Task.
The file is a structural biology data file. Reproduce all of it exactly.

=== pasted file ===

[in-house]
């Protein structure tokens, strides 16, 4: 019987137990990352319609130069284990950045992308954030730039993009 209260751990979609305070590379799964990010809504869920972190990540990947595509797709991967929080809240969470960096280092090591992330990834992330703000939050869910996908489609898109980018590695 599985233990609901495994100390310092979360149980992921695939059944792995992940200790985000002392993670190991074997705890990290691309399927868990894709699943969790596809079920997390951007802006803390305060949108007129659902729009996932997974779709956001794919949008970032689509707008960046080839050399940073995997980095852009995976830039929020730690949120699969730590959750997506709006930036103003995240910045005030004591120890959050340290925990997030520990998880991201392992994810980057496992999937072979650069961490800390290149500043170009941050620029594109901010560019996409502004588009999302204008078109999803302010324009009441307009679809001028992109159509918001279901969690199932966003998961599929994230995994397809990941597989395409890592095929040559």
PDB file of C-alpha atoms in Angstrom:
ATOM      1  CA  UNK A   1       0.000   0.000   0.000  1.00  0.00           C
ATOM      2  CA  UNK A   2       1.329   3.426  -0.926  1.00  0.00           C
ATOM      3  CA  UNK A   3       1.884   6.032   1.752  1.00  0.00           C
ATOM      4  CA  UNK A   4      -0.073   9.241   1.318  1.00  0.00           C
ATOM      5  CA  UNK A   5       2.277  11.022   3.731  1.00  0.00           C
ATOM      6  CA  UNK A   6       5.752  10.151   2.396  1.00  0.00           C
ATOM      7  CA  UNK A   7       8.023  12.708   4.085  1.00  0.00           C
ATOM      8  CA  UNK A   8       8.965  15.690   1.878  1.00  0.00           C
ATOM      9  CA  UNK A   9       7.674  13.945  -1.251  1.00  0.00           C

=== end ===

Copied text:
[in-house]
């Protein structure tokens, strides 16, 4: 019987137990990352319609130069284990950045992308954030730039993009 209260751990979609305070590379799964990010809504869920972190990540990947595509797709991967929080809240969470960096280092090591992330990834992330703000939050869910996908489609898109980018590695 599985233990609901495994100390310092979360149980992921695939059944792995992940200790985000002392993670190991074997705890990290691309399927868990894709699943969790596809079920997390951007802006803390305060949108007129659902729009996932997974779709956001794919949008970032689509707008960046080839050399940073995997980095852009995976830039929020730690949120699969730590959750997506709006930036103003995240910045005030004591120890959050340290925990997030520990998880991201392992994810980057496992999937072979650069961490800390290149500043170009941050620029594109901010560019996409502004588009999302204008078109999803302010324009009441307009679809001028992109159509918001279901969690199932966003998961599929994230995994397809990941597989395409890592095929040559």
PDB file of C-alpha atoms in Angstrom:
ATOM      1  CA  UNK A   1       0.000   0.000   0.000  1.00  0.00           C
ATOM      2  CA  UNK A   2       1.329   3.426  -0.926  1.00  0.00           C
ATOM      3  CA  UNK A   3       1.884   6.032   1.752  1.00  0.00           C
ATOM      4  CA  UNK A   4      -0.073   9.241   1.318  1.00  0.00           C
ATOM      5  CA  UNK A   5       2.277  11.022   3.731  1.00  0.00           C
ATOM      6  CA  UNK A   6       5.752  10.151   2.396  1.00  0.00           C
ATOM      7  CA  UNK A   7       8.023  12.708   4.085  1.00  0.00           C
ATOM      8  CA  UNK A   8       8.965  15.690   1.878  1.00  0.00           C
ATOM      9  CA  UNK A   9       7.674  13.945  -1.251  1.00  0.00           C